Exploration of Africa

Exploration of Africa
Exploration of Africa

Systematic exploration of Africa by Europeans began with James Bruce, who was born at Kinnaird in Scotland in 1730. After a century of bloody internal war, Scottish energy turned to intellectual and scientific studies, including exploration.

Bruce arrived in Algiers in 1762 as the British consul, and in 1768 he was in Cairo, where he conceived the great dream of his life: to find the source of the Nile River. Unlike others, Bruce believed the source of the Nile was in Ethiopia.

Bruce had the misconception that the Blue Nile was the main point of origin of the great river, not the White, as later explorers would determine. Indeed, the White and Blue Niles are two distinct rivers, as explorers would later learn.

Bruce, with self-confidence and determination, was the prototype of the African explorer. In November 1770 he reached Ethiopia’s Lake Tana, the source of the Blue Nile. After months of adventure and war, he returned to Cairo in January 1773 before going on to London and then to his native Scotland.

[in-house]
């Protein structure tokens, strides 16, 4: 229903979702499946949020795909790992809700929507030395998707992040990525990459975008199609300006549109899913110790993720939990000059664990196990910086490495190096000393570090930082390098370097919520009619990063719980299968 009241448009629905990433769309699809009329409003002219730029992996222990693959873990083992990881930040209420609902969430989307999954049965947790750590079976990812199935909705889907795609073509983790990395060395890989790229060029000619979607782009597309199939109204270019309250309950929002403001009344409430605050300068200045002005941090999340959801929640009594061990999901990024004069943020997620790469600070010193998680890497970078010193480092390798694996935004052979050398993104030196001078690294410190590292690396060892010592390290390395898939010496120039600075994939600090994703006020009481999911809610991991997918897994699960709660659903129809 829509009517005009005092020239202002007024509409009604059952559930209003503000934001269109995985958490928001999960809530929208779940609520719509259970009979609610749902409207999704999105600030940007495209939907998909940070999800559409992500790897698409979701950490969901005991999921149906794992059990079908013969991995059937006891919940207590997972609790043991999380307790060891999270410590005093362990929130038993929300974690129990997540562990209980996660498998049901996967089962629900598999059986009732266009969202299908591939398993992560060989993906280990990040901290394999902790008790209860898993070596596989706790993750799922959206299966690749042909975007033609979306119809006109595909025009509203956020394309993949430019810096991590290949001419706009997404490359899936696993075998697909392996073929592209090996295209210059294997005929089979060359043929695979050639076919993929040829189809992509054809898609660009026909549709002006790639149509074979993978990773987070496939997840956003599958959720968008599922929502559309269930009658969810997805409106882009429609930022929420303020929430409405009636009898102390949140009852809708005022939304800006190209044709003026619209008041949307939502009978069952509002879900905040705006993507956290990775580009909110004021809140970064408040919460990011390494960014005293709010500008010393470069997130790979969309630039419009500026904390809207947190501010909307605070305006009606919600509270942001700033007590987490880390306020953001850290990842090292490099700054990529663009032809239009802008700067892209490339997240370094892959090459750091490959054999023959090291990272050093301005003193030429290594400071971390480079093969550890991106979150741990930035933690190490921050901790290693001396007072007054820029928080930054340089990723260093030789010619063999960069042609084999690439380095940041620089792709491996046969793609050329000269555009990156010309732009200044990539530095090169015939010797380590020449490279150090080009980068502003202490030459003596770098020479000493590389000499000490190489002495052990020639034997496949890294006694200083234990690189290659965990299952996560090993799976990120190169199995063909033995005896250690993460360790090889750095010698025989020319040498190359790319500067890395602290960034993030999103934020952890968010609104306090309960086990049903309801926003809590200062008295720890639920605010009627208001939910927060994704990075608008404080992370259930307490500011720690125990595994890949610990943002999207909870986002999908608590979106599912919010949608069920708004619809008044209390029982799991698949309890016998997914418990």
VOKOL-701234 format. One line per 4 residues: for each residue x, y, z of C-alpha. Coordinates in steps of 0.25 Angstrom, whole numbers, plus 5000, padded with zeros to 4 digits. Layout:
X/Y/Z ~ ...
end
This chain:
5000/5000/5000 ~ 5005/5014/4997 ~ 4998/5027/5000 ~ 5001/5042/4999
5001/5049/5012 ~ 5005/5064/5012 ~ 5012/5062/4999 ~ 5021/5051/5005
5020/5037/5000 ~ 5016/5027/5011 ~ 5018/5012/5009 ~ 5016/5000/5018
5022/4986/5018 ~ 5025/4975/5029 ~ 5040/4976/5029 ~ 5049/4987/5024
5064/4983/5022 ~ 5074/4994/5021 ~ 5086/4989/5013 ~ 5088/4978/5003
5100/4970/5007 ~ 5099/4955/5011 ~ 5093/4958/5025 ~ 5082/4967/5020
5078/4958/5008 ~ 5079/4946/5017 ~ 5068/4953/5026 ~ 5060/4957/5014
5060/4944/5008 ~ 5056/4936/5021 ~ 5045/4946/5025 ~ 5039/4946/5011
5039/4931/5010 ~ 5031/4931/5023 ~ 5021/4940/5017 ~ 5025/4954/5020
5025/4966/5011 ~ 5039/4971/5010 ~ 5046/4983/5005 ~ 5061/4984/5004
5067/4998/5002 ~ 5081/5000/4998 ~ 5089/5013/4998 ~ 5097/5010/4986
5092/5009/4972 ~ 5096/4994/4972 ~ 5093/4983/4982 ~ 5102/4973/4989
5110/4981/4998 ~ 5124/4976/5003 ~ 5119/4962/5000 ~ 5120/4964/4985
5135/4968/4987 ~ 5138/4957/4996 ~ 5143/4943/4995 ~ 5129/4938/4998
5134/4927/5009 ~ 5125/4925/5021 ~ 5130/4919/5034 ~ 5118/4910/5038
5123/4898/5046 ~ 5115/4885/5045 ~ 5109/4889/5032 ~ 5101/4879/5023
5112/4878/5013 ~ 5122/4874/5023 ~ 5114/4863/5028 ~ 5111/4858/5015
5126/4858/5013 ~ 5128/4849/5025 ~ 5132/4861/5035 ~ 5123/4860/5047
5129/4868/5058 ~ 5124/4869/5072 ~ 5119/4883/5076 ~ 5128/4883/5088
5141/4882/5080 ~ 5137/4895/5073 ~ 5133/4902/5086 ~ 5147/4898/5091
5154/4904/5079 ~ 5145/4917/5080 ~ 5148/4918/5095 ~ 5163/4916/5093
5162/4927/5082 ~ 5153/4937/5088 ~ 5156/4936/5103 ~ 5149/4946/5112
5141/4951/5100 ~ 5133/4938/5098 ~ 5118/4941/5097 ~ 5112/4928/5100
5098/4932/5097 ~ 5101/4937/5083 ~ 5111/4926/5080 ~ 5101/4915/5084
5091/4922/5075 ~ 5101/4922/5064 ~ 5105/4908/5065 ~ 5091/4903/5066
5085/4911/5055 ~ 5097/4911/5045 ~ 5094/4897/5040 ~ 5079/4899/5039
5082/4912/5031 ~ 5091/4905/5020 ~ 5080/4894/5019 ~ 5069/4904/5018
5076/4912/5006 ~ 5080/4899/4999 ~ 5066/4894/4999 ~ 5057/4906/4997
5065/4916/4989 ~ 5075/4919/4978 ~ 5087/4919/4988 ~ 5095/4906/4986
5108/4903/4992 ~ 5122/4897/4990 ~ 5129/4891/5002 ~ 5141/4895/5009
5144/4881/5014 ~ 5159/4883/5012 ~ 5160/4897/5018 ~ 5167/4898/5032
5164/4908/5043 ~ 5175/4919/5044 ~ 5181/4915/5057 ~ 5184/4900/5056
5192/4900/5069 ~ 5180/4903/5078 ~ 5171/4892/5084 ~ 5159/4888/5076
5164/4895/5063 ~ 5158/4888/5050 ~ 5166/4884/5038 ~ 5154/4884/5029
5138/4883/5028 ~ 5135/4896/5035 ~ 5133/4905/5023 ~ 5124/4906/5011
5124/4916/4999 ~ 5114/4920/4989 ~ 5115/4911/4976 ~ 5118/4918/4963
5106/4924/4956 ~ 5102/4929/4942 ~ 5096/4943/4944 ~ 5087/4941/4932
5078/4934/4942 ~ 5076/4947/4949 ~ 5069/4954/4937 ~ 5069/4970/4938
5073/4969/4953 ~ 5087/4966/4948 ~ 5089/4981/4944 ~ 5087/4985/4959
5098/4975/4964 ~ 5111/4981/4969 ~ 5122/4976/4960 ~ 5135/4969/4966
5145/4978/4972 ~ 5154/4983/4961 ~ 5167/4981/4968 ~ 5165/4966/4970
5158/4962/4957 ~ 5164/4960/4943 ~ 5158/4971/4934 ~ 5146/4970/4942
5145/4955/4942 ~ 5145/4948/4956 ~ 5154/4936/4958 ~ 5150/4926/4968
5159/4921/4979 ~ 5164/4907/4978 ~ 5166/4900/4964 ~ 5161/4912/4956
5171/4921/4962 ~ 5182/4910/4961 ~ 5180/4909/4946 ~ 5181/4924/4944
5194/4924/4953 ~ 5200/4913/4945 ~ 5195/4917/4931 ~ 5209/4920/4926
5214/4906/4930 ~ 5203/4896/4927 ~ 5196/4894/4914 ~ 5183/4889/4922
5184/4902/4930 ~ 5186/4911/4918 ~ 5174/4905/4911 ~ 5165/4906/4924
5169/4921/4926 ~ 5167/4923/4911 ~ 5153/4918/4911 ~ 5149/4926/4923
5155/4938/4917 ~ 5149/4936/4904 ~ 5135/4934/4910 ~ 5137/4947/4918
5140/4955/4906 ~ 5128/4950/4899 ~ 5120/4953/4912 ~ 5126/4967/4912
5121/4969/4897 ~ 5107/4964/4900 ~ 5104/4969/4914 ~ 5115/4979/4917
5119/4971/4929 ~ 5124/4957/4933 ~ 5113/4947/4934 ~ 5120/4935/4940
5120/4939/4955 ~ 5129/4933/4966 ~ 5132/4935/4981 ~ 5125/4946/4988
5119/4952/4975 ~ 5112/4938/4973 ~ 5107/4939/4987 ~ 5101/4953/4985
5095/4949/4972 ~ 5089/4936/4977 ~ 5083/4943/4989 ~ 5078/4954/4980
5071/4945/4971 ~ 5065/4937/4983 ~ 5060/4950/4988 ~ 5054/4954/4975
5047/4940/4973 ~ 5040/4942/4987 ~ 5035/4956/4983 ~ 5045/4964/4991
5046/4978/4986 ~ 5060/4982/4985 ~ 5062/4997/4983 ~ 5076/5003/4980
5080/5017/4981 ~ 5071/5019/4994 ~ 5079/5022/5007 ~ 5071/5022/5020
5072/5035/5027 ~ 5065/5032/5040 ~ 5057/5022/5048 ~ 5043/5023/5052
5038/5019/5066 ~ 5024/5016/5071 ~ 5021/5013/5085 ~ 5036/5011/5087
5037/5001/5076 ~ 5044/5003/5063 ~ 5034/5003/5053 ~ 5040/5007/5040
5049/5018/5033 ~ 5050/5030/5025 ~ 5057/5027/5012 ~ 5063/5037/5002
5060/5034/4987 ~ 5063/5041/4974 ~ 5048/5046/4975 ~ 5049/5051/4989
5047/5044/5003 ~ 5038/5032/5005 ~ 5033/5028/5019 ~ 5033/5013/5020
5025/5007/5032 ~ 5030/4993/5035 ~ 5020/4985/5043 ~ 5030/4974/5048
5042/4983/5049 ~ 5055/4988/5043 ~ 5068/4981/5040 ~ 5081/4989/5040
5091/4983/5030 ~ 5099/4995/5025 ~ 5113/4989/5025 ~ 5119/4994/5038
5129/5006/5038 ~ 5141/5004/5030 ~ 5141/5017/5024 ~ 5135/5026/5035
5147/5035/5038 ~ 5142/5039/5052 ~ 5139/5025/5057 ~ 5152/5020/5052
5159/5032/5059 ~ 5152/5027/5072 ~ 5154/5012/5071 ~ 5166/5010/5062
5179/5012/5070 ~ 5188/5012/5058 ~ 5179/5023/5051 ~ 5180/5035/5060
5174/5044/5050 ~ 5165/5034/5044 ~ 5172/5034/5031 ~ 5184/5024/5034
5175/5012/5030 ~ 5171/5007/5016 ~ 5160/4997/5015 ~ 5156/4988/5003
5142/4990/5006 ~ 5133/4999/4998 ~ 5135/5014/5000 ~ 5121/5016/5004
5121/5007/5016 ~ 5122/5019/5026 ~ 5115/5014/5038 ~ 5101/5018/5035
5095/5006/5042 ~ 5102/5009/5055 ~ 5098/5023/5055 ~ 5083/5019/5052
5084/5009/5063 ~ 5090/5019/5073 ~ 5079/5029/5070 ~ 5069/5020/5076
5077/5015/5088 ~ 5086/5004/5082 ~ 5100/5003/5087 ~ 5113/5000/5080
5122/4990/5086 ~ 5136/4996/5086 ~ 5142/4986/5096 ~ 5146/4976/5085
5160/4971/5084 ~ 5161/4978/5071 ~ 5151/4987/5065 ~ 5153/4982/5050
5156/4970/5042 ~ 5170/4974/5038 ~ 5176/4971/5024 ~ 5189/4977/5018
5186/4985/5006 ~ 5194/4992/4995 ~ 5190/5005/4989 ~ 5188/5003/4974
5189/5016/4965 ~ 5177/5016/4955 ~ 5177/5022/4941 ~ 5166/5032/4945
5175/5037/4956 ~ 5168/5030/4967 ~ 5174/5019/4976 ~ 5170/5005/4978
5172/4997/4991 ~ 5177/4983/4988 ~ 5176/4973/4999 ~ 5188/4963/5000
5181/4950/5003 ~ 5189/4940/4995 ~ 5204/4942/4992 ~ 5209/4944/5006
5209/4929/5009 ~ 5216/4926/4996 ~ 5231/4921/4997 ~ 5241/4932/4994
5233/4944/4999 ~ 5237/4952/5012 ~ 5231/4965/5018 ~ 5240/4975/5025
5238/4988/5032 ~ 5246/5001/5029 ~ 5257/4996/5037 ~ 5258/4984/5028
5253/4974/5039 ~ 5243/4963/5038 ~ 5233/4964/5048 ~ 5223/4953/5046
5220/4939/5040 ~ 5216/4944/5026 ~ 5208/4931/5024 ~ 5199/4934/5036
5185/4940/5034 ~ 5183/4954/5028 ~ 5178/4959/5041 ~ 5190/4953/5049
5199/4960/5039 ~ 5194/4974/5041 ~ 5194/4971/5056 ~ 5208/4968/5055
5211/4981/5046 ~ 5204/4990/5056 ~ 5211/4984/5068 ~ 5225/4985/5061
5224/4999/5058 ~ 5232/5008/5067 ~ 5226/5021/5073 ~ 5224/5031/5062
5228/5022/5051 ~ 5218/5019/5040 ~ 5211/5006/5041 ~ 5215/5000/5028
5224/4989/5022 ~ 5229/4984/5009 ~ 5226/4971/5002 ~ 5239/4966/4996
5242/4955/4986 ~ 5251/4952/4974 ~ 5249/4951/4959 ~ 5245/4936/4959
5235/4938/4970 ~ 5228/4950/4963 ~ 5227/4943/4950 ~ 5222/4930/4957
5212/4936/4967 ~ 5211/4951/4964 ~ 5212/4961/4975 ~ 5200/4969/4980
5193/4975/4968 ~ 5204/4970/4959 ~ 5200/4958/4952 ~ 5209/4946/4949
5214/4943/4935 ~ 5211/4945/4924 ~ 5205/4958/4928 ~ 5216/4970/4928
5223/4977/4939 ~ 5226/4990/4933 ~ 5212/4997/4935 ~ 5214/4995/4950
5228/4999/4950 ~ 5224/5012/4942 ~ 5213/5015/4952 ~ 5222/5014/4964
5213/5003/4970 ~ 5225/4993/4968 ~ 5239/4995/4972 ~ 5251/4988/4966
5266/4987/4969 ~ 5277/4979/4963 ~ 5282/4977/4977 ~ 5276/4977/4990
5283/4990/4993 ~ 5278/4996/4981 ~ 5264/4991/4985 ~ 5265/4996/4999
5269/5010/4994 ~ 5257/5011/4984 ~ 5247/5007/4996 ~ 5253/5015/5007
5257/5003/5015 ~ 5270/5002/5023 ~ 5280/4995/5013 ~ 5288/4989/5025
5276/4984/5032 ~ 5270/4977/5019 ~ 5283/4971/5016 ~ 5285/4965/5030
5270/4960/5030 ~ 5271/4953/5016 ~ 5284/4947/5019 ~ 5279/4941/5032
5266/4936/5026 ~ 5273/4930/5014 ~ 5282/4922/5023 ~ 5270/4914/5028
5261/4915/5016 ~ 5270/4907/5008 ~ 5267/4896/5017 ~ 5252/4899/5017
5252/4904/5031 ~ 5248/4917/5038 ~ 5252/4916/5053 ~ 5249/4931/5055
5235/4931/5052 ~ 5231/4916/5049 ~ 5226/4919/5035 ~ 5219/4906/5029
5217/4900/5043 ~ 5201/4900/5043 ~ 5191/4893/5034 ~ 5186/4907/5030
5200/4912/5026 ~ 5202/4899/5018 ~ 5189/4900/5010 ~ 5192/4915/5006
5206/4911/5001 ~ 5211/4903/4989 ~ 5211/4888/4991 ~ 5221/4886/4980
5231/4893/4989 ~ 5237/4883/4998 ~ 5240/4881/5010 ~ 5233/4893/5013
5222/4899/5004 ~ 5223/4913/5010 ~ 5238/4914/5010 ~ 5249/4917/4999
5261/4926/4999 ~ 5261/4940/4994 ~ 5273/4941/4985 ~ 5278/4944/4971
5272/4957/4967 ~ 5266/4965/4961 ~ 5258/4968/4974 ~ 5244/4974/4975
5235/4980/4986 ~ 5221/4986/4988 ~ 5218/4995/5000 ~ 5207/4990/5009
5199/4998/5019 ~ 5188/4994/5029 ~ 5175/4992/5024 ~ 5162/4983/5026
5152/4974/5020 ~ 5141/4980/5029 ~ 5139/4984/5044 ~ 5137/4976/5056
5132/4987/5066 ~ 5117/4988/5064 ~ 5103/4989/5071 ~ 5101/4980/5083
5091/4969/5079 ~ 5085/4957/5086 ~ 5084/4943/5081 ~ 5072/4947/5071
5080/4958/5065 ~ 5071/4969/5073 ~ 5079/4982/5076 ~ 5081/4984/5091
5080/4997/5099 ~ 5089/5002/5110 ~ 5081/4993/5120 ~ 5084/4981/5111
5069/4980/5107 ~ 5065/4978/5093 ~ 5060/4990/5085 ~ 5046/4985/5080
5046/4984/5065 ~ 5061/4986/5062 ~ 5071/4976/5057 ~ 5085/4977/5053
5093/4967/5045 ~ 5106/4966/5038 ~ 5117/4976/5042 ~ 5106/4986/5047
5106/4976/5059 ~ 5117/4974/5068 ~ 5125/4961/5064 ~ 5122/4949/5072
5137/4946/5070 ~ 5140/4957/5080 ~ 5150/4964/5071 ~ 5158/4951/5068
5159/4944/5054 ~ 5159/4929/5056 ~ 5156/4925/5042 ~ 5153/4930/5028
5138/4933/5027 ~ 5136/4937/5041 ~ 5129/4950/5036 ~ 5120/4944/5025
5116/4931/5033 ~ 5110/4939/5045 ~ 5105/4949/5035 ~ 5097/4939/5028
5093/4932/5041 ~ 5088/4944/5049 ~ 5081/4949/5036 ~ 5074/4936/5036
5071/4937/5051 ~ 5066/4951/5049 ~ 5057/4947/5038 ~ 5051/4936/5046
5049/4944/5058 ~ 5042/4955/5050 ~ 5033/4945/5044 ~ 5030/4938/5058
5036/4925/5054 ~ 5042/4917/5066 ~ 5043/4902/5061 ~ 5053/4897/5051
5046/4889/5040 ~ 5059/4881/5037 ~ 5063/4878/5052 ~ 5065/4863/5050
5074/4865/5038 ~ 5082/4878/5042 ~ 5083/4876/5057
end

In 1790 he published the record of his journeys, Travels to Discover the Sources of the Nile. Four years later, Bruce, who had survived disasters and dangers, died at home from a fall on a flight of steps.

The next great explorer of Africa was another Scotsman, Mungo Park, born in Selkirkshire in 1771. In 1789 he went to Edinburgh to study to become a surgeon. Park’s extraordinary abilities caught the attention of Joseph Banks, perhaps the greatest botanist of his day.

After Park completed his studies, Banks helped him secure the position of surgeon on the British East India Company’s merchant ship Worcester. When he returned, he brought descriptions of eight new species of fish. Meanwhile, French and British colonial rivalry was beginning to engulf Africa.

Impressed by Park’s presentation of the new species, Banks recommended Park as a scientist for the Association for the Promotion and Discovery through the Interior of Africa—an expedition-sponsoring association.

He got the position, and the expedition set sail on May 22, 1795. The party located the Niger River on July 22, 1796, and Park’s record of the journey was published in 1799 as Travels in the Interior Districts of Africa.